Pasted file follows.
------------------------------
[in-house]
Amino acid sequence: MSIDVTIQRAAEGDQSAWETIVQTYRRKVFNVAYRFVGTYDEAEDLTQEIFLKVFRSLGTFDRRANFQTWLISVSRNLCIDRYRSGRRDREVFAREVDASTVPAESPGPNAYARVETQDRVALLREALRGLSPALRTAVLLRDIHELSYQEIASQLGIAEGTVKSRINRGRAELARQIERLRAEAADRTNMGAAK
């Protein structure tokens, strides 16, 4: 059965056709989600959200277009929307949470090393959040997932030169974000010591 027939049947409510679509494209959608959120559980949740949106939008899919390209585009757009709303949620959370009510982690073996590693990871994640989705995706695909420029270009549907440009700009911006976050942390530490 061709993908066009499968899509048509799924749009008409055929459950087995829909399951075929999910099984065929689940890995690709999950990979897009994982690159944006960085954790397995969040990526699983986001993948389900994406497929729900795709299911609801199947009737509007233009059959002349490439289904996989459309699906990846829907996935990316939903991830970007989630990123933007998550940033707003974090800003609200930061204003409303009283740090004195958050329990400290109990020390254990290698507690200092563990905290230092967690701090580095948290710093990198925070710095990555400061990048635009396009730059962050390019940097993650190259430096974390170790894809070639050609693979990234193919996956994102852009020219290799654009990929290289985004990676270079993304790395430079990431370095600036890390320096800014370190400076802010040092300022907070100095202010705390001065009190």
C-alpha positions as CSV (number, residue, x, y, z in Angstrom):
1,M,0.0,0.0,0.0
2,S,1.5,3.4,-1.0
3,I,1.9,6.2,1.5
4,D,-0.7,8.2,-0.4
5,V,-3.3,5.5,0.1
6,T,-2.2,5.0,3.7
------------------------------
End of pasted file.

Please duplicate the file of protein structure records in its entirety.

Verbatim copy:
[in-house]
Amino acid sequence: MSIDVTIQRAAEGDQSAWETIVQTYRRKVFNVAYRFVGTYDEAEDLTQEIFLKVFRSLGTFDRRANFQTWLISVSRNLCIDRYRSGRRDREVFAREVDASTVPAESPGPNAYARVETQDRVALLREALRGLSPALRTAVLLRDIHELSYQEIASQLGIAEGTVKSRINRGRAELARQIERLRAEAADRTNMGAAK
């Protein structure tokens, strides 16, 4: 059965056709989600959200277009929307949470090393959040997932030169974000010591 027939049947409510679509494209959608959120559980949740949106939008899919390209585009757009709303949620959370009510982690073996590693990871994640989705995706695909420029270009549907440009700009911006976050942390530490 061709993908066009499968899509048509799924749009008409055929459950087995829909399951075929999910099984065929689940890995690709999950990979897009994982690159944006960085954790397995969040990526699983986001993948389900994406497929729900795709299911609801199947009737509007233009059959002349490439289904996989459309699906990846829907996935990316939903991830970007989630990123933007998550940033707003974090800003609200930061204003409303009283740090004195958050329990400290109990020390254990290698507690200092563990905290230092967690701090580095948290710093990198925070710095990555400061990048635009396009730059962050390019940097993650190259430096974390170790894809070639050609693979990234193919996956994102852009020219290799654009990929290289985004990676270079993304790395430079990431370095600036890390320096800014370190400076802010040092300022907070100095202010705390001065009190």
C-alpha positions as CSV (number, residue, x, y, z in Angstrom):
1,M,0.0,0.0,0.0
2,S,1.5,3.4,-1.0
3,I,1.9,6.2,1.5
4,D,-0.7,8.2,-0.4
5,V,-3.3,5.5,0.1
6,T,-2.2,5.0,3.7